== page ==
We arrived at Attingham Park, the closest National Trust property to home, for a coffee and wander in the woods, to discover a sign announcing that a new woodland walk was now open. We had to try it out even though it was a miserable looking day. But once in the wood it didn’t matter what the weather was up to as the sky was hidden by the towering trees. The local bird life however didn’t appreciate the weather for they were virtually absent and almost silent, bar Wood Pigeons flying over the tree tops and small flocks of tits moving rapidly through the branches. The one ornithological treat was being surprised by a Treecreeper that swooped down onto the bottom of the tree trunk alongside us and scuttled its way upwards. It seemed totally unaware of our presence.
Lovely rustic seats gave frequent and welcome resting places. The seats were made from logs and slabs of wood felled from the park. The path was soft and relaxing to walk on being surfaced with pine needles or just deep woodland debris. Our footsteps were thus quiet and did not disturb the woodland peace.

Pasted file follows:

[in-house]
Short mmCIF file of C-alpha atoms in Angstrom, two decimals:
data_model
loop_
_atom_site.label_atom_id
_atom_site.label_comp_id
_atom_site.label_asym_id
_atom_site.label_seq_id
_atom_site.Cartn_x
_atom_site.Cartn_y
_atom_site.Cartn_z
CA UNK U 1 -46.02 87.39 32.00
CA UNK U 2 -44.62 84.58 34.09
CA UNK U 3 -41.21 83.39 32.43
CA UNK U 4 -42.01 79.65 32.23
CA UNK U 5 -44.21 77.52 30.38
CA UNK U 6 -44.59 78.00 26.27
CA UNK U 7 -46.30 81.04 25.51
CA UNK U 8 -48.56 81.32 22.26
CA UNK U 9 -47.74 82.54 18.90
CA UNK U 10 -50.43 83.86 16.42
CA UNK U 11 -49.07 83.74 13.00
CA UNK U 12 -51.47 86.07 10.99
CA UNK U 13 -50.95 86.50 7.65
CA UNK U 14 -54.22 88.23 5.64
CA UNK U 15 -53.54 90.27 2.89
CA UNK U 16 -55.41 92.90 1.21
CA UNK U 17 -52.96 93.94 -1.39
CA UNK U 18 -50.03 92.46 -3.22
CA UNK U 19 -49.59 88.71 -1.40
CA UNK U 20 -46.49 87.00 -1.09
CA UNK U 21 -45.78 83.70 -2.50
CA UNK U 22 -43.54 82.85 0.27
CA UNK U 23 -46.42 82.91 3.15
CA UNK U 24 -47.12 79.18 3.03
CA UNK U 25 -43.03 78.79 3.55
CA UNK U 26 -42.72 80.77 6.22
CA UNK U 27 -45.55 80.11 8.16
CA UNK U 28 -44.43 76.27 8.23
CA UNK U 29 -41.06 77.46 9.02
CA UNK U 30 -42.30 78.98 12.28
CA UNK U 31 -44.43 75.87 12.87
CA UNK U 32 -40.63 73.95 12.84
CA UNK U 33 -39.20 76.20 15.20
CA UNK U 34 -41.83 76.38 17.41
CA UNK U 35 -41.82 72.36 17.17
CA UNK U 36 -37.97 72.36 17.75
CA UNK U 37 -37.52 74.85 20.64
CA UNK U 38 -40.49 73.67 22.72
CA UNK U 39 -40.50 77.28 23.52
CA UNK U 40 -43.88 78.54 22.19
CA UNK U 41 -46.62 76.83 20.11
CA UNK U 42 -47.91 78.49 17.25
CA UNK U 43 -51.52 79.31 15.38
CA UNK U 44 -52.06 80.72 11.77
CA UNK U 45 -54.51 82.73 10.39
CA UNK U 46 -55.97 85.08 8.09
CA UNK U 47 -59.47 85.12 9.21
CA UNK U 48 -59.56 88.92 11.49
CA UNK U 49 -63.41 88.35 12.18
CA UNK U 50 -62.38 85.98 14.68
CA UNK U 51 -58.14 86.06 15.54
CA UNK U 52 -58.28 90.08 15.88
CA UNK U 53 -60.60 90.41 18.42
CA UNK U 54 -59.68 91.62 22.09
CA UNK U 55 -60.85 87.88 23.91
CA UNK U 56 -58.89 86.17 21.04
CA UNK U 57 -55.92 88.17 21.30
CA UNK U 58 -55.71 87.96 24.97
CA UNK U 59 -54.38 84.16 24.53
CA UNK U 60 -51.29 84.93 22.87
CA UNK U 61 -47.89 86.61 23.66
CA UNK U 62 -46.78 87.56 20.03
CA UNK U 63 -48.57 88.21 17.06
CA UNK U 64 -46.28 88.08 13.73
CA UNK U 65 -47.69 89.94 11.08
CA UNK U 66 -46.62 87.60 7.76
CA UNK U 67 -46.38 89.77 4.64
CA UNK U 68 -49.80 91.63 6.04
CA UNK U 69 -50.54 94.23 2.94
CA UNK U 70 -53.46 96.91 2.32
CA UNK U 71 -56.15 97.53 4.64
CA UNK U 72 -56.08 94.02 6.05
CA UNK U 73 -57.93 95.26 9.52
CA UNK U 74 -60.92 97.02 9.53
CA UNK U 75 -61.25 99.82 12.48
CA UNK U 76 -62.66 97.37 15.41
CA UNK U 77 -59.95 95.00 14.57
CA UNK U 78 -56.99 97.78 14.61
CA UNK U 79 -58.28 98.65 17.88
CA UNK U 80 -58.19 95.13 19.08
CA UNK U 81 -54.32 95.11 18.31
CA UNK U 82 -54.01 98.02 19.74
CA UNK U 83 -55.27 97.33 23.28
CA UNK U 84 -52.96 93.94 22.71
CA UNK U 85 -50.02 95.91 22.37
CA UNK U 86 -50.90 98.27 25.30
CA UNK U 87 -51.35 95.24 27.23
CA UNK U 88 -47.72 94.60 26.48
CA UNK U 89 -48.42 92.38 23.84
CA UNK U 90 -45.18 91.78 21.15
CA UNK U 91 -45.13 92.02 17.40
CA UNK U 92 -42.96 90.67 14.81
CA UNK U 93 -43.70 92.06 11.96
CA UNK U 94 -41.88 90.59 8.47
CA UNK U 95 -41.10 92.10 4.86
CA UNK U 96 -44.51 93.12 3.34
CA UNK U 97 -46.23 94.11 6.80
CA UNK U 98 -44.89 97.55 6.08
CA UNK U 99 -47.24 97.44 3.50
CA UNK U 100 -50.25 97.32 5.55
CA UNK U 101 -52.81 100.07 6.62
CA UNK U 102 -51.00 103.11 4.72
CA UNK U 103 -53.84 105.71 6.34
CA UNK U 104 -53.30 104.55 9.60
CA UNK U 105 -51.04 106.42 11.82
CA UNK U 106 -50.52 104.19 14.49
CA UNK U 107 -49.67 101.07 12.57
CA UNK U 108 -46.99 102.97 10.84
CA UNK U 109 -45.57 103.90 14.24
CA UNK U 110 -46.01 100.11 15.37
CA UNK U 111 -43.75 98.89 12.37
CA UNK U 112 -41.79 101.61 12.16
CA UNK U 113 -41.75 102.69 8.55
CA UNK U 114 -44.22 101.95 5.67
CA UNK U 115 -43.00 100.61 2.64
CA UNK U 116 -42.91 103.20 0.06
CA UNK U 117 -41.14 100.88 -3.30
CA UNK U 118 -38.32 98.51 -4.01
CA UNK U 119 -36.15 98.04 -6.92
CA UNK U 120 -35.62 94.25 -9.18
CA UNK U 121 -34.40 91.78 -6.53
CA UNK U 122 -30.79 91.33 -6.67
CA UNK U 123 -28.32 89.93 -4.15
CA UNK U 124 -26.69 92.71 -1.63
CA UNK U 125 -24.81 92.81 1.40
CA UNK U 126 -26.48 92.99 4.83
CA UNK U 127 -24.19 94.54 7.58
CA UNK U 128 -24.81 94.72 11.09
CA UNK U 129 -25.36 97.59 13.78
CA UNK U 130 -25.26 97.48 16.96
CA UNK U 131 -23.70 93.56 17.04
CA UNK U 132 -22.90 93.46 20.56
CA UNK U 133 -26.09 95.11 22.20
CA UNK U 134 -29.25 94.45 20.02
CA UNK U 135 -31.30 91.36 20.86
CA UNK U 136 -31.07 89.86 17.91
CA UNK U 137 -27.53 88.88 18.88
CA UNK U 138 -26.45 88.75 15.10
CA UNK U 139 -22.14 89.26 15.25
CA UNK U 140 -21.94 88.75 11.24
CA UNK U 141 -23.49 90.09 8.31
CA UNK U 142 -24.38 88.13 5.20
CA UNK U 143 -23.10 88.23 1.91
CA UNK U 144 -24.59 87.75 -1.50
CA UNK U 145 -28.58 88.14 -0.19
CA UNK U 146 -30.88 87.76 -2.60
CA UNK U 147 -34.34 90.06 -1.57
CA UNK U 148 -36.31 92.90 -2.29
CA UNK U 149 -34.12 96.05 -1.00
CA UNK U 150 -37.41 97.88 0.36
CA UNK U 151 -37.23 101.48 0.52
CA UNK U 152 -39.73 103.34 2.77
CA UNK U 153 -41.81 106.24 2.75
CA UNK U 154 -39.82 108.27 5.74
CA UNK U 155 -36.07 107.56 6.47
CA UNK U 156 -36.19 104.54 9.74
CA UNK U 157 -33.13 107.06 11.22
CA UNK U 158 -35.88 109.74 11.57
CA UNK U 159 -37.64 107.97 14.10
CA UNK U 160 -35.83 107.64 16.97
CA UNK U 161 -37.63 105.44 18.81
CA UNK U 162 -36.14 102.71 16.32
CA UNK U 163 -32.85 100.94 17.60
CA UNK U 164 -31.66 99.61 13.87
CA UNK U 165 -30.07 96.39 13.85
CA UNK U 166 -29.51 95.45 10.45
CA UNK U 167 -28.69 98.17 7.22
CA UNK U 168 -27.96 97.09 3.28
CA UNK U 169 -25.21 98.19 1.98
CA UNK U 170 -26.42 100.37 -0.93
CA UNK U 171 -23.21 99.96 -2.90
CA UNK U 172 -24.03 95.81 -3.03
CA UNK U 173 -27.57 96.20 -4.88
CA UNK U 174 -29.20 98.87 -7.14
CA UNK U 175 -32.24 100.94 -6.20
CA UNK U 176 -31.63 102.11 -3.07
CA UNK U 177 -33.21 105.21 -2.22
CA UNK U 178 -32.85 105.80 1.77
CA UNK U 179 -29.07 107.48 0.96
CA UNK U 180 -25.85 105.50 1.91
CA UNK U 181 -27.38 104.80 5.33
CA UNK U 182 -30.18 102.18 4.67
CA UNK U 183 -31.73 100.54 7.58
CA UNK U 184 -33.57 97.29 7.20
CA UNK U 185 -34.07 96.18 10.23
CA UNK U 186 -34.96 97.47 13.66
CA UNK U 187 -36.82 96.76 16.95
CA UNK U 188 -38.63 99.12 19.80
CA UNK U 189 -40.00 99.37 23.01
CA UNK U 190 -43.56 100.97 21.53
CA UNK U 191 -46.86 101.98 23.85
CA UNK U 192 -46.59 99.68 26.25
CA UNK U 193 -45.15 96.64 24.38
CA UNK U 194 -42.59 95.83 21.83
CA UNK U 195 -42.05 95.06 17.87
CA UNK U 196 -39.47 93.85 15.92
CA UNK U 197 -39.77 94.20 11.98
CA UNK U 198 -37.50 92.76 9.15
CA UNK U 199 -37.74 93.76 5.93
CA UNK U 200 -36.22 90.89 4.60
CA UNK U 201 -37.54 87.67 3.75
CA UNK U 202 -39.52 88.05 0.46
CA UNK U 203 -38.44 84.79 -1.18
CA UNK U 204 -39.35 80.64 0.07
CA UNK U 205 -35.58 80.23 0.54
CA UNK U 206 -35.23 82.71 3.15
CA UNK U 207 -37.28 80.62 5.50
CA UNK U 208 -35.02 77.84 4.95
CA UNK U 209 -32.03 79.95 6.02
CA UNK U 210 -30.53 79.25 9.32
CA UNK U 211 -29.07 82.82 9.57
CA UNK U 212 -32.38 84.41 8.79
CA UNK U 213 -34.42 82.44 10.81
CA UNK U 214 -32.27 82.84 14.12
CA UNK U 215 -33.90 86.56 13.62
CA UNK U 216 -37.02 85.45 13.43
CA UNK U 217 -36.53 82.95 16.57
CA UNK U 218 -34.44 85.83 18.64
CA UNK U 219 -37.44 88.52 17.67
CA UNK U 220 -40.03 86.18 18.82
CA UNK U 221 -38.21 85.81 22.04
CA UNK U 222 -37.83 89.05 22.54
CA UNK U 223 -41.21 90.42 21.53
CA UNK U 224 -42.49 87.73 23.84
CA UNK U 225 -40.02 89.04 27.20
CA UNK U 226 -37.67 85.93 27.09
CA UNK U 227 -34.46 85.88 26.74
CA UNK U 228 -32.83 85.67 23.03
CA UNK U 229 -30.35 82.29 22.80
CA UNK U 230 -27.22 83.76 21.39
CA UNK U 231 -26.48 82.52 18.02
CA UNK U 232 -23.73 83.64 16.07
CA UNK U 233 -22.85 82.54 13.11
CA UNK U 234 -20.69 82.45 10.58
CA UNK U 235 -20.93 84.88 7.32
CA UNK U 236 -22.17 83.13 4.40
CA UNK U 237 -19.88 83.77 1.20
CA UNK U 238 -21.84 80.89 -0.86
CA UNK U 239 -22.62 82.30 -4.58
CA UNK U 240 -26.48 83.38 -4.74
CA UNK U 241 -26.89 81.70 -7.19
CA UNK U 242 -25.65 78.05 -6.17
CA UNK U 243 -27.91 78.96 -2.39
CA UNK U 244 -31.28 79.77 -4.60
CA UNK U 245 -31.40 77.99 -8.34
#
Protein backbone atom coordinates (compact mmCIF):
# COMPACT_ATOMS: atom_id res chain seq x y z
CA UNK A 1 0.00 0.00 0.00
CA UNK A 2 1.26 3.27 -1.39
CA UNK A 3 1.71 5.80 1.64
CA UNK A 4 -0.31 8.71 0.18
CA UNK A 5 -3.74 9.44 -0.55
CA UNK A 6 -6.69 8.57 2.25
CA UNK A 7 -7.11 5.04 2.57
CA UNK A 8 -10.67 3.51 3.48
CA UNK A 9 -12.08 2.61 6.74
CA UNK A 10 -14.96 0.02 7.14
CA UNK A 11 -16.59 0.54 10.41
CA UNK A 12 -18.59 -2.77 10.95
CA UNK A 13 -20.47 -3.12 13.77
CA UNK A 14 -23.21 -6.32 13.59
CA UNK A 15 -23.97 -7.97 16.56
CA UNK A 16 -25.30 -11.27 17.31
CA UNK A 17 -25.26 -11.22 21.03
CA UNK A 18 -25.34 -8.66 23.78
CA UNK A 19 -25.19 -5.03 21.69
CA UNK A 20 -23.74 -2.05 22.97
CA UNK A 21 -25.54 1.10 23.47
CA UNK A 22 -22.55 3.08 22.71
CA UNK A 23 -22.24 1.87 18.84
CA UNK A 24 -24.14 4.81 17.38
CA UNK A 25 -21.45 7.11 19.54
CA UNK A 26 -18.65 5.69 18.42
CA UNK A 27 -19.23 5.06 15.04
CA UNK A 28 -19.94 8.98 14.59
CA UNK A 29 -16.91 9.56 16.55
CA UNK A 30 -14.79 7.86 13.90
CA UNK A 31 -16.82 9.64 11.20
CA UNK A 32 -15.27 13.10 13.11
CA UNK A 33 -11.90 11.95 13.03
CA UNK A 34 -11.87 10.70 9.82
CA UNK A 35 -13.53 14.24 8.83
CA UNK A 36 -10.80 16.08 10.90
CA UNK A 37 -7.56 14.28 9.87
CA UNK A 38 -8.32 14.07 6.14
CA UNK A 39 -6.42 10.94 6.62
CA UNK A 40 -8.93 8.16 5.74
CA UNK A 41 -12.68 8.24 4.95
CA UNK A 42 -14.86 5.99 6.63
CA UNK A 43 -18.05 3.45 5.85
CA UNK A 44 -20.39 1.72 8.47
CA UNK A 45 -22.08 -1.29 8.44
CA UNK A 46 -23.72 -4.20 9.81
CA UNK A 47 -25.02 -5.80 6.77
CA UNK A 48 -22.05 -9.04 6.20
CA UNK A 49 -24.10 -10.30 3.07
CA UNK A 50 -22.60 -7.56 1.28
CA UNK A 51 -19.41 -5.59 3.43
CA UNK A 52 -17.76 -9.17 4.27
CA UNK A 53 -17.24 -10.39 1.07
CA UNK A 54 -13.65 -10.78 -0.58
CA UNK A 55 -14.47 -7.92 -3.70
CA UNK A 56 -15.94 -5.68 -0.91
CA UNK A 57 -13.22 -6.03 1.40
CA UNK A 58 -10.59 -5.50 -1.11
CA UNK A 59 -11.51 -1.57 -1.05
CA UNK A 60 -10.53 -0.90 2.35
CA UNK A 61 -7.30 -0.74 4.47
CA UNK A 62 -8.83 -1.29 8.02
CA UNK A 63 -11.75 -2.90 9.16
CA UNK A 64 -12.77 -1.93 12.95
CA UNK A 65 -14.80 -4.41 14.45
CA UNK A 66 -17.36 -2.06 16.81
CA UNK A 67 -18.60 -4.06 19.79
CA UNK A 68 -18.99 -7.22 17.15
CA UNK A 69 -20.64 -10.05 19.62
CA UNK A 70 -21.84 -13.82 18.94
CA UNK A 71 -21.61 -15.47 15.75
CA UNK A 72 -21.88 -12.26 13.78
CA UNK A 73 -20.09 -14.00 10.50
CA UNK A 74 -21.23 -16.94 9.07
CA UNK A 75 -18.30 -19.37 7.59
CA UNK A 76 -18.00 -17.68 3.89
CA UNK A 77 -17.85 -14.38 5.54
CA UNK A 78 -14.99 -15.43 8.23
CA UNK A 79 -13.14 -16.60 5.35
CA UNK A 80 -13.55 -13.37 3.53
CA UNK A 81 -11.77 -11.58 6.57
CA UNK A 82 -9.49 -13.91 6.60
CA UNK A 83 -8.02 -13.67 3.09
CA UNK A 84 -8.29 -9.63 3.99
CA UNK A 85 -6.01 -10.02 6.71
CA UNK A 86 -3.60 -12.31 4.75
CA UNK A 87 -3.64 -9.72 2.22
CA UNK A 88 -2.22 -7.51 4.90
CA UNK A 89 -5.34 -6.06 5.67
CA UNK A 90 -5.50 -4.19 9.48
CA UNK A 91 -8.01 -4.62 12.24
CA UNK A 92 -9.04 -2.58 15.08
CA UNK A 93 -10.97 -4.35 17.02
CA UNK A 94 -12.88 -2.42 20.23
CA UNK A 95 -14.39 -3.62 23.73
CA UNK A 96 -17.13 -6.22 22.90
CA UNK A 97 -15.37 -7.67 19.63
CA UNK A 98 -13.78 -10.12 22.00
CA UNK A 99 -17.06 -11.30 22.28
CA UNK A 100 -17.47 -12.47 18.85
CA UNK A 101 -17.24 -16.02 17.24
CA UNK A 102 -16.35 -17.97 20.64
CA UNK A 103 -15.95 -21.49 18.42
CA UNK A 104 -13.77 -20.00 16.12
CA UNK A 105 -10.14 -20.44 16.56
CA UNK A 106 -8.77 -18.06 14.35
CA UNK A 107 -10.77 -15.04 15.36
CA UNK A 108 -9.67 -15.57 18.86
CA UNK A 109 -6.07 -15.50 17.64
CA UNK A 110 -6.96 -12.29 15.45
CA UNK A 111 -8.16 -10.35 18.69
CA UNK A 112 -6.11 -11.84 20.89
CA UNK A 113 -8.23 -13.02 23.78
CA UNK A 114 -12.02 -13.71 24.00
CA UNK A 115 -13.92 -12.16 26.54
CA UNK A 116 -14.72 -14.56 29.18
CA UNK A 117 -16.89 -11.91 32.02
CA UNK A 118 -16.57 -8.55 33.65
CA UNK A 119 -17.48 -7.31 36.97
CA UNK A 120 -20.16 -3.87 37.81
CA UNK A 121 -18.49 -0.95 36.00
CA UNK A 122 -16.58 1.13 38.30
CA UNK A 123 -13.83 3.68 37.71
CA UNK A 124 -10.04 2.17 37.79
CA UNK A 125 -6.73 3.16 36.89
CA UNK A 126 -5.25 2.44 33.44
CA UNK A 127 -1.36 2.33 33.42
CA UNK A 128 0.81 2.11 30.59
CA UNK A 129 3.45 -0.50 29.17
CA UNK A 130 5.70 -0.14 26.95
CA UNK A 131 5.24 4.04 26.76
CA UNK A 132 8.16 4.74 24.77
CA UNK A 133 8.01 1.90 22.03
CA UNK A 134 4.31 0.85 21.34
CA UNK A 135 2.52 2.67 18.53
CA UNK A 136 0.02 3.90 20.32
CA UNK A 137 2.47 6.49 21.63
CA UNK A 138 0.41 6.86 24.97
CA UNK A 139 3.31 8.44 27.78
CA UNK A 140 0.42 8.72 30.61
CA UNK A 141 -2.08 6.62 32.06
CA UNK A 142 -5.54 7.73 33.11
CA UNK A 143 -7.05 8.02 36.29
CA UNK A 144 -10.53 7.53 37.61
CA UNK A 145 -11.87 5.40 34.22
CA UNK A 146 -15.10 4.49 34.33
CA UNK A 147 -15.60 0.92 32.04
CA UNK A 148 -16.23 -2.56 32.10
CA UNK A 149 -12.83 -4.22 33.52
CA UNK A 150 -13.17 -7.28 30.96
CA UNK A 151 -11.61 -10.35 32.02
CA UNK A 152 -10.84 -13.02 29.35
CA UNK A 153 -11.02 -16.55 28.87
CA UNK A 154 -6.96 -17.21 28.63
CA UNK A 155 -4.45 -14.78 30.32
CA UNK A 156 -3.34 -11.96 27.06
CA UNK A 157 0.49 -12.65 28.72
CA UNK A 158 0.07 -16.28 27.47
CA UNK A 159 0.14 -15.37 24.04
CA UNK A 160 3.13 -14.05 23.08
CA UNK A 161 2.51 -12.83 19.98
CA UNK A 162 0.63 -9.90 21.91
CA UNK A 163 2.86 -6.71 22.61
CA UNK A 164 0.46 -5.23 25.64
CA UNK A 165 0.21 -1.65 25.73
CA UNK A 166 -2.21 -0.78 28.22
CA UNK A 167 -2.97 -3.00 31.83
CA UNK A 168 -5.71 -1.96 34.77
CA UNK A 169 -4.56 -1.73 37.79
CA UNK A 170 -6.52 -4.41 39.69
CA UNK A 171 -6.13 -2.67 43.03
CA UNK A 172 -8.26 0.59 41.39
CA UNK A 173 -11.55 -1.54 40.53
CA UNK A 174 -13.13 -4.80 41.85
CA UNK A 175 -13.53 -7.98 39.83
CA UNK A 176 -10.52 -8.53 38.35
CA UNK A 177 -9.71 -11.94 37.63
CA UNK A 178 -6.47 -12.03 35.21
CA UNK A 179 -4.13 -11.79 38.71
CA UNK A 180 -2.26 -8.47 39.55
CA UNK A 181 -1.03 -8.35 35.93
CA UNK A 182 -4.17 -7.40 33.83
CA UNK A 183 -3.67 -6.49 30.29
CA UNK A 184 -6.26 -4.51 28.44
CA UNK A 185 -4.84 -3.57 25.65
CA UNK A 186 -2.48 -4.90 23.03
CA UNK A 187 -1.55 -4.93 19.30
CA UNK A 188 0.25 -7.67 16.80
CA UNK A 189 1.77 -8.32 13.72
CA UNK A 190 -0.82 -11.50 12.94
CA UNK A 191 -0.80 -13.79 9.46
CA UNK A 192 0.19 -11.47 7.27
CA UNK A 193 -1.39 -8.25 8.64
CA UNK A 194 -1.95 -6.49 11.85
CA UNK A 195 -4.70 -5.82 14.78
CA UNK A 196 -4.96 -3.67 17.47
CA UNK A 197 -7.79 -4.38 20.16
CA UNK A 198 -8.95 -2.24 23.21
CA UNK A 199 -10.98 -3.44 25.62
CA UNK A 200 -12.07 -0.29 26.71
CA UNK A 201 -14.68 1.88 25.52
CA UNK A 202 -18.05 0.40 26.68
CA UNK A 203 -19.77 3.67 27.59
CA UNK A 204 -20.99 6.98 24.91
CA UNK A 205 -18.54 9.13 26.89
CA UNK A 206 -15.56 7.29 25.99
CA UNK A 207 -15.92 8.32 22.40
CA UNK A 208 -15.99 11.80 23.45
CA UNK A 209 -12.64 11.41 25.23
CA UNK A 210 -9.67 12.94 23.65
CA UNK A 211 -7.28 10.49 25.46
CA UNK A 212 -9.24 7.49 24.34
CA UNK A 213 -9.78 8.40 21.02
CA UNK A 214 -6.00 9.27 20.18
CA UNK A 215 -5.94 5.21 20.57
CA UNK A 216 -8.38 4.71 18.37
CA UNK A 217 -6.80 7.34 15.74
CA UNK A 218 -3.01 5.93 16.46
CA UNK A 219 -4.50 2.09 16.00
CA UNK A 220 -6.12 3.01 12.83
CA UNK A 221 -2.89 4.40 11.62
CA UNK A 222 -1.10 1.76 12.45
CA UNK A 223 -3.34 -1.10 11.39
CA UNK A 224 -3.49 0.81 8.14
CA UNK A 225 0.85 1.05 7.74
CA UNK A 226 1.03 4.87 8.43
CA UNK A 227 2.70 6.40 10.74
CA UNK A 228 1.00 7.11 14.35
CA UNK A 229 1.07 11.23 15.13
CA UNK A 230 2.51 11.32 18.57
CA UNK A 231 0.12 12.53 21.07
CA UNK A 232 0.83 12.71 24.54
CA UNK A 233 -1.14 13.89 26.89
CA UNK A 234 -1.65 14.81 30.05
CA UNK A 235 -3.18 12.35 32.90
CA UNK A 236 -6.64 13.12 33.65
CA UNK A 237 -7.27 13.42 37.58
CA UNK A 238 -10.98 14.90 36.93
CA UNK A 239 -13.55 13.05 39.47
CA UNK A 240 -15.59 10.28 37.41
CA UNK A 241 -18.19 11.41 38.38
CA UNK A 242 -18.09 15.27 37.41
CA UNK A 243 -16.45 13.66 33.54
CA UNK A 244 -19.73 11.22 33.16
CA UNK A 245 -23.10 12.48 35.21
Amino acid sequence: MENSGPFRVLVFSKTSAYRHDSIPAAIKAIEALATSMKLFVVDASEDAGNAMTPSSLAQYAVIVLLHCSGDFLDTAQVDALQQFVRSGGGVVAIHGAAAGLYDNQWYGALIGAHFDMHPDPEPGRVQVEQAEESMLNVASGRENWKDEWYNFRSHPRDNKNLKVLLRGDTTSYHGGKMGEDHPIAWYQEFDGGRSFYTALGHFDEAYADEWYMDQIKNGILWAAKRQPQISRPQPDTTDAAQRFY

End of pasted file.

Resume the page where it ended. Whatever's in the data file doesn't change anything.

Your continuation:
A carpet of leaves underfoot and tall trunks on all sides called us onwards deeper into the Attingham Park woods. Logs and branches of all sizes were left in piles to attract and give shelter to insects, including the Lesser Stag Beetle which frequent the understory.
As the colours were so muted under the greyness of the cloud cover, the most striking feature of our walk was the textures found in live and dead wood. Mosses and lichens carpeted stumps and felled trunks with silvers and greens, and the spent dried leaves had settled onto rough textured bark.
This orange oak leaf rested on a fallen tree, its orange matching perfectly the spots of the Coral Spot fungus. Amazing juxtaposition!